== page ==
"This way," Stolle says, "training doesn't take time away from employees' jobs; it is their job." Practicing new skills during training also helps employees learn the behaviors that they need for applying those skills effectively.

The other significant shift in Tellabs' training program is that company trainers now work as internal consultants who assess training needs, and as brokers who find experts outside the company to meet those needs. Little training is done by staff trainers. "This allows us to move quickly as needs change," Stolle explains.

For companies that are beginning to revamp their training programs as part of a quality effort, Ferketish has this last bit of advice. "Quality principles should be woven into every course offered. If a course doesn't show employees how to live the company values or how to meet its critical success factors, you'd better get rid of it," she says. Introducing concepts and principles of quality to employees is relatively easy. Training workers to apply the concepts and principles of quality in a way that affects the bottom line is much more difficult.

Just as training needs to reinforce the behaviors necessary for quality, so does an organization's performance-management system.

W. Edwards Deming, the quality guru, believes that most appraisal practices focus too much attention on individual achievement, although most quality problems are the products of systems or processes. As Deming's argument goes, focusing on individuals is counterproductive and ignores the causes of poor quality.

For this reason, many U.S. companies are considering scrapping the individual performance appraisal. But as Ferketish asks, "Is no system really the right system?" Performance appraisals may conflict with continuous-improvement cultures, but only in companies that stress quantity on the appraisal without regard for quality.

Companies should revise their performance-appraisal processes to focus on the behaviors required to achieve objectives. It isn't enough to evaluate whether or not an employee has met a deadline or managed a budget well. HR professionals have to look at the behavior that the employee has exhibited in achieving those goals. Did he or she exert a lot of pressure on co-workers in meeting deadlines or managing budgets? If so, that person probably isn't in concert with the company's goals of teamwork and mutual respect.

The performance-management system is the program that needed the most radical redesign at Harris Corporation's Electronic Systems Sector in Melbourne, Florida, as the company pursued its quality goals. Like many companies, Harris previously had used the performance-management process only to justify compensation decisions. But as the company began to focus on continuous improvement and customer satisfaction, managers realized that the appraisal process was blocking the development of these new values instead of reinforcing them.

For example, in a continuous-improvement culture, employeess must be willing to take risks, but the performance-management process rewarded workers only for doing what they were told. "This wasn't the behavior that we were looking for, yet it was the behavior that we were reinforcing," says Terry Geraghty, director of organizational development.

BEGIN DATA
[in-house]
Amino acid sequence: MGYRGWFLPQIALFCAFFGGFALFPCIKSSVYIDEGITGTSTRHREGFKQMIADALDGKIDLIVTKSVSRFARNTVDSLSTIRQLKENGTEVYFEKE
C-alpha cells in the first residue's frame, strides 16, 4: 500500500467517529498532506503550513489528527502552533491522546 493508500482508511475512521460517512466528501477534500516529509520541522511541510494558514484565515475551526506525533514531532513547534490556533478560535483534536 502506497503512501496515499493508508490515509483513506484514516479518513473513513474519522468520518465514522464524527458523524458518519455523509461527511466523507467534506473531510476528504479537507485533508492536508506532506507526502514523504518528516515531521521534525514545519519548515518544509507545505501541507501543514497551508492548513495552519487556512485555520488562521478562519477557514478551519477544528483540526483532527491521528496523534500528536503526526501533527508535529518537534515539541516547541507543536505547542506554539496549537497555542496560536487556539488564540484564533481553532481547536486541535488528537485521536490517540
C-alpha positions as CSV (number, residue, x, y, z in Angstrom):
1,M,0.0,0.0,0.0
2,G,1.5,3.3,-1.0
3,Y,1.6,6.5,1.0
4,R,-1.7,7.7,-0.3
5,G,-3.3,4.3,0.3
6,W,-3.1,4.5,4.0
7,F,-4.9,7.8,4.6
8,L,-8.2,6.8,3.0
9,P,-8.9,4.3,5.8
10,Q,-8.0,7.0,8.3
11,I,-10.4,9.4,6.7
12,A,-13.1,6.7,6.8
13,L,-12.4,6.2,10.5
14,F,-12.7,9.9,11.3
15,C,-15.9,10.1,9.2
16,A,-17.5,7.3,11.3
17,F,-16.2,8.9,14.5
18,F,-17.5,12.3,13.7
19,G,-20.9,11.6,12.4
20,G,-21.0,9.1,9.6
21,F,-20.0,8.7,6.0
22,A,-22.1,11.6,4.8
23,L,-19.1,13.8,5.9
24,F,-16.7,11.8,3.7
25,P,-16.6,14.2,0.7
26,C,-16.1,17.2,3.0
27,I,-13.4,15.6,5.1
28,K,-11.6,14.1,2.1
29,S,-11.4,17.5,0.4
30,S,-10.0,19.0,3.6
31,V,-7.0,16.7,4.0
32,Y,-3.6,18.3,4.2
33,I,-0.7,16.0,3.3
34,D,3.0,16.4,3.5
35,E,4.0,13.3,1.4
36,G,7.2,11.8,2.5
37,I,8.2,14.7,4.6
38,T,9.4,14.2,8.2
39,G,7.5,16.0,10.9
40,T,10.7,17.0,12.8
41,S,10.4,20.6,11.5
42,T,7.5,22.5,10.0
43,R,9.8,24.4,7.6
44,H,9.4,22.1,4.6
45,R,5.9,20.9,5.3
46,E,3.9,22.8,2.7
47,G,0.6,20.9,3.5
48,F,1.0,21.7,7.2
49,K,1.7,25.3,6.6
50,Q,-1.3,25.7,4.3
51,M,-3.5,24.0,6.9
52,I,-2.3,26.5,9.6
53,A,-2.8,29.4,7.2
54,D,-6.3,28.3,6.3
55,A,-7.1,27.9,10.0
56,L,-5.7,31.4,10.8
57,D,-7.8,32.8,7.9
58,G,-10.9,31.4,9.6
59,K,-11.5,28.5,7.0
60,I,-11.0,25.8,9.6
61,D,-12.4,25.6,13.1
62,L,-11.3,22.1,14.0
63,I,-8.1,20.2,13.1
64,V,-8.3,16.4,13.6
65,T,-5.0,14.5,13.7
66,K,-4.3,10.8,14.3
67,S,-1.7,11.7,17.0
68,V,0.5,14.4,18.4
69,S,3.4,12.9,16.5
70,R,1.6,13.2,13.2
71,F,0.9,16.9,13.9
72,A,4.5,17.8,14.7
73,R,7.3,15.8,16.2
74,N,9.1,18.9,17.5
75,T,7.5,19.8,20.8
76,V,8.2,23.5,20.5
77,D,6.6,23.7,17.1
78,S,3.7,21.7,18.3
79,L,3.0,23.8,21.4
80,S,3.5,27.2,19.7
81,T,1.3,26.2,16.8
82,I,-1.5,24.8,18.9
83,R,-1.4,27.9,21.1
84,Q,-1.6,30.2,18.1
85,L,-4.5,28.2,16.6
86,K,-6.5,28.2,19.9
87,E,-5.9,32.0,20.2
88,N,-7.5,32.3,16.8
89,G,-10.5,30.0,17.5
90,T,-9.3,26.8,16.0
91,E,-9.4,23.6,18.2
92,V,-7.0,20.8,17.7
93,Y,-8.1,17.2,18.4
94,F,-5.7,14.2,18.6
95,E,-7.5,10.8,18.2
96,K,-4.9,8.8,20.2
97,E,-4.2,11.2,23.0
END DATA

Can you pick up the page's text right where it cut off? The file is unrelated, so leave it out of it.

In revising its performance-management system, Harris first had to identify the skills and values that were crucial to the company's success—customer service, teamwork and technical knowledge. Harris calls these values dimensions.

For each dimension, the company then listed the key behaviors associated with it. For instance, behaviors that would support the dimension of customer service include:

  • Encouraging customer involvement in problem solving
  • Meeting or exceeding customer requirements
  • Taking action to remedy misunderstandings or inconveniences to the customer.

Managers then rewrote each job description, incorporating the behavioral dimensions necessary for a worker to be successful in that job. All employees have access to this information so that they know what supervisors expect. "Our dimensions were guiding company decisions, but for employees to become involved, we had to explain what those dimensions meant in behavioral terms," Geraghty says.

Today, the company evaluates employees on how well their accomplishments relate to the objectives set earlier in the year, and on how well they exhibit the behaviors listed under the dimensions for their jobs. Behaviors are assessed through a combination of the employee's self-appraisal, peer review and manager's observations.

According to Geraghty, Harris went this route because, to be effective, organizations should have both a management-by-objective type of system and a system of facilitating dimensions. Organizations also should integrate them. Using an MBO-type system alone results in employees' receiving feedback on accomplishing goals and nothing on what they did to accomplish them. People who fall short of goals receive encouragement to work harder but little guidance on what to do to achieve the goals.